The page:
In English, introducing yourself is the best way to start a conversation with somebody you don't know. Russians like to begin with first suggesting to get acquainted.They have two ways to say this: After you're introduced to someone, you may want to say, “Nice to meet you” which is ochyen' priyatno (OH-cheen' pree-YAT-nuh) (literally: very pleasant) in Russian.So, thanks to our course you will be able: Until then, Best wishes and good luck with your Russian! To greet people you don't know well (or a group of people), say zdravstvujtye (ZDRAH-stvooy-t'eh) (hello).To greet a person you know well, say zdravstvuj (ZDRAH-stvooy) (hello) or privyet! Note that the first letter v in zdravstvujtye is silent.I would like, as well as all men, to enjoy by the really interesting and exciting communication, but the proverbial language barrier completely spoiled all impressions.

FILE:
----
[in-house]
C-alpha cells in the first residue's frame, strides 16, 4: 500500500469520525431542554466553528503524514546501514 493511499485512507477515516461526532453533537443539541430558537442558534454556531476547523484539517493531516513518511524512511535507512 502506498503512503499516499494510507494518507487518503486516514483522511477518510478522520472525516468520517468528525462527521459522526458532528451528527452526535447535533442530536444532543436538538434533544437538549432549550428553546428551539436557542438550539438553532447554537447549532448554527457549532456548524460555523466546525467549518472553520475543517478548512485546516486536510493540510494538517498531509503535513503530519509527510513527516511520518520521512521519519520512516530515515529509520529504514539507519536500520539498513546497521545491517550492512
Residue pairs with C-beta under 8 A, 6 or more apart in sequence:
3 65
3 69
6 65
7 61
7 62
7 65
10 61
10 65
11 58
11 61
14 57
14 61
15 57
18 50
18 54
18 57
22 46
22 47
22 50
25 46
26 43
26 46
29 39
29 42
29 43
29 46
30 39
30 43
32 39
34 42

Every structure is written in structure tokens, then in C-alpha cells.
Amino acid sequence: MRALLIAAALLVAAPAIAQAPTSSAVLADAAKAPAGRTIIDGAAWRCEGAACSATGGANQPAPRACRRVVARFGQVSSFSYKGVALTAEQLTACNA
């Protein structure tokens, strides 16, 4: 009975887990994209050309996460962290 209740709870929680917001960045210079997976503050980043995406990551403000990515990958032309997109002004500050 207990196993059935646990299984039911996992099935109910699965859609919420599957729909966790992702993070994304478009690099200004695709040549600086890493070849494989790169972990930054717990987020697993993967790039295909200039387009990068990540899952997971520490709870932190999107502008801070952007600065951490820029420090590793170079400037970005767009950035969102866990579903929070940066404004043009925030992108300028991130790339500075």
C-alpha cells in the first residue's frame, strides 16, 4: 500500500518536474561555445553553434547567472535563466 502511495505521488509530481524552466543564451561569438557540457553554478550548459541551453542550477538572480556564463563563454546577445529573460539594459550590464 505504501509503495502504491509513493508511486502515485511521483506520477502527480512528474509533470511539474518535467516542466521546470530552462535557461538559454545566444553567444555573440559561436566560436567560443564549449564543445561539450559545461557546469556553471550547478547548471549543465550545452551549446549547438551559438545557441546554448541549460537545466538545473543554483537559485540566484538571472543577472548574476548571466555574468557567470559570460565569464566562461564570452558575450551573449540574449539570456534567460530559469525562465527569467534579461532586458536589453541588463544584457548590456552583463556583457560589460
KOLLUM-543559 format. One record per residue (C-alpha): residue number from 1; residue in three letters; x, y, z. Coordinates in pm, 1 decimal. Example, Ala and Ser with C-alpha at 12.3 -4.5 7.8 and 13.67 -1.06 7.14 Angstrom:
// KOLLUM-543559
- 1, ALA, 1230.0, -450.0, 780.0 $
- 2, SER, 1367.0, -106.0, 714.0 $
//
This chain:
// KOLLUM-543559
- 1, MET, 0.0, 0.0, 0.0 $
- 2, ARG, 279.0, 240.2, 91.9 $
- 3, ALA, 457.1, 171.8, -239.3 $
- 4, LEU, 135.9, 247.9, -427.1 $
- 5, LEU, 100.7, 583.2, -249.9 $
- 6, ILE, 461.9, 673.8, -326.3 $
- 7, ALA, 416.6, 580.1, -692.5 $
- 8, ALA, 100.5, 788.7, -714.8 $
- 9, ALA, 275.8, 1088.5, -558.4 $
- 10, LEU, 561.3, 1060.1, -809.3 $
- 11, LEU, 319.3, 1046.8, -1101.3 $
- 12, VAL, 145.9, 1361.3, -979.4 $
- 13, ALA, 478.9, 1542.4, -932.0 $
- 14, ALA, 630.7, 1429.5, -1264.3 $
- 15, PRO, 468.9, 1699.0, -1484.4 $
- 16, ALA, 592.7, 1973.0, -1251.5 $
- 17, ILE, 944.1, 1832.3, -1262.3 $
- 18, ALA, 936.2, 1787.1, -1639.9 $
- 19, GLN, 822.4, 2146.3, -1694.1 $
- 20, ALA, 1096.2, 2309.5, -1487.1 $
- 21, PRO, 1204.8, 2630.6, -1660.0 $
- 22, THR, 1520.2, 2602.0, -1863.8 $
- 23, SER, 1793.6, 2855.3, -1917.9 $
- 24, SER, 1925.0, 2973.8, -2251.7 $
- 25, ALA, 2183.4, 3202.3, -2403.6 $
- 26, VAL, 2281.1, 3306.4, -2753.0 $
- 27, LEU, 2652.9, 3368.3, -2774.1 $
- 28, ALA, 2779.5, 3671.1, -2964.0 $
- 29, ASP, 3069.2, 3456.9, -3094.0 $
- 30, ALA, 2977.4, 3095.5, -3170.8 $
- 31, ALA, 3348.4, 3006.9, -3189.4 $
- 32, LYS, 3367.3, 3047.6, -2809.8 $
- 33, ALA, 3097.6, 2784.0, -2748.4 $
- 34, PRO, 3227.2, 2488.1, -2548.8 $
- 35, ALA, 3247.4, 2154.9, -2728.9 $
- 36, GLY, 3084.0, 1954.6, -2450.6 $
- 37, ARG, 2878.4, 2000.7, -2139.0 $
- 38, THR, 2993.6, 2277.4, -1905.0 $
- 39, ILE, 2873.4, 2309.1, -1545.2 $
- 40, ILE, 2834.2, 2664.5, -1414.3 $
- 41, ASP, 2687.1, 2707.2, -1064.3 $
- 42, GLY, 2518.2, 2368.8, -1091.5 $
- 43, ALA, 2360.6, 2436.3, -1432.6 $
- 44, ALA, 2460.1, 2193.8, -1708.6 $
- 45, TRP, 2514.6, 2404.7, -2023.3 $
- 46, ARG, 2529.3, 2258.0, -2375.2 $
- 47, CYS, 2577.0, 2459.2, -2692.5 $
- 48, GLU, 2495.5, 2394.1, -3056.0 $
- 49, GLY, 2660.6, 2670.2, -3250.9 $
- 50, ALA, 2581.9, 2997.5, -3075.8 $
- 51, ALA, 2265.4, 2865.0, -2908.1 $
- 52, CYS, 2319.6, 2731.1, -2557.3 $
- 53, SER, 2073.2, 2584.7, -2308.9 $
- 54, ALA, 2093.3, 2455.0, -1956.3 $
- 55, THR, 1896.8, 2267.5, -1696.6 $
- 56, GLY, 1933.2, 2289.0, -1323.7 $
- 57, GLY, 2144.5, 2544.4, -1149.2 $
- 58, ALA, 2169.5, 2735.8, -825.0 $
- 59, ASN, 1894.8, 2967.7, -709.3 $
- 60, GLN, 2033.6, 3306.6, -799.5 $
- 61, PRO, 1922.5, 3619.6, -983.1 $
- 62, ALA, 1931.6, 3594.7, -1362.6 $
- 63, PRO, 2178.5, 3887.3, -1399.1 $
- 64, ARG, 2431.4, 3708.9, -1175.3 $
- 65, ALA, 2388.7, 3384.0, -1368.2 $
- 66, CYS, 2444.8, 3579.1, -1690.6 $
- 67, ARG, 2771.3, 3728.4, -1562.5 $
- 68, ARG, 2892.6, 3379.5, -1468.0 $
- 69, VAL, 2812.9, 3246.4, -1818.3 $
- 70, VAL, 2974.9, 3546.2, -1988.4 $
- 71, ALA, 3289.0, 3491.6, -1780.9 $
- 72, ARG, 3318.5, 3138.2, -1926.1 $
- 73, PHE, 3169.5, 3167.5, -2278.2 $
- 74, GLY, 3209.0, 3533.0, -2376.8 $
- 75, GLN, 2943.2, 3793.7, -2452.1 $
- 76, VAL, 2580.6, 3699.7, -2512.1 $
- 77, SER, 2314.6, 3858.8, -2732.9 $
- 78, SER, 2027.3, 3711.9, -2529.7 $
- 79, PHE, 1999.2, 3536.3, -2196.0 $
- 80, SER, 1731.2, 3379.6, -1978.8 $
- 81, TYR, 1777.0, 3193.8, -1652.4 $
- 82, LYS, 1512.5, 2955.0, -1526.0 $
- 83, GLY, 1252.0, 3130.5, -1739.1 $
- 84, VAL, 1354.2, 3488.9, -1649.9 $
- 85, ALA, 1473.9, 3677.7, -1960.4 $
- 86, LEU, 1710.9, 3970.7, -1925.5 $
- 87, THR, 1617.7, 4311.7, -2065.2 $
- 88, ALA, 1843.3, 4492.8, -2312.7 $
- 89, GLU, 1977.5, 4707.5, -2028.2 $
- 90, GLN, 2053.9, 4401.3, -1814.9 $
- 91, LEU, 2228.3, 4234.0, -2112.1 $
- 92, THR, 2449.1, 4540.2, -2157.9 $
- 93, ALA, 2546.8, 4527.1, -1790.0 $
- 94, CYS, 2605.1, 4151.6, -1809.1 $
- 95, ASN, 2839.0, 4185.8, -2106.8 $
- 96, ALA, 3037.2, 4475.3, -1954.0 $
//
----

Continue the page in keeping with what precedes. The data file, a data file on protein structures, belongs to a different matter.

I wanted to create a course, helping the rest people to get acquainted easily and nice talk with a Russian partner directly, without dictionaries, translators and unnecessary witnesses!In addition, the whole process had been long and tedious.After I was very tired of all this, I really wanted someone to put together all the right words and phrases in one place and taught them to me!There had often been occurred all sorts of misunderstandings, it was completely lacked the ability to discuss with a woman the things which I really wanted to talk.I had to learn Russian for several years, and this was despite the fact that I had known Russian pretty well before.Akhmatova’s regal bearing, tempered by an aura of sadness, was in fact her key identifying feature: this image is conveyed through her verse and in scores of memoirs and prose portraits. Mandel’shtam pursued Akhmatova, albeit unsuccessfully, for quite some time; she was more inclined, however, to conduct a dialogue with him in verse, and eventually they spent less time together. The arrangements at Fontannyi dom were absurd yet typical of the Soviet mode of life, which was plagued by a lack of space and privacy. Captivated by the exotic appeal of her surroundings in Uzbekistan, she dedicated several short poetic cycles to her “Asian house,” including “Luna v zenite: Tashkent 1942-1944” (translated as “The Moon at Zenith,” 1990), published in book form in . .” Akhmatova returned to Leningrad in the late spring of 1944 full of renewed hope and radiant expectations.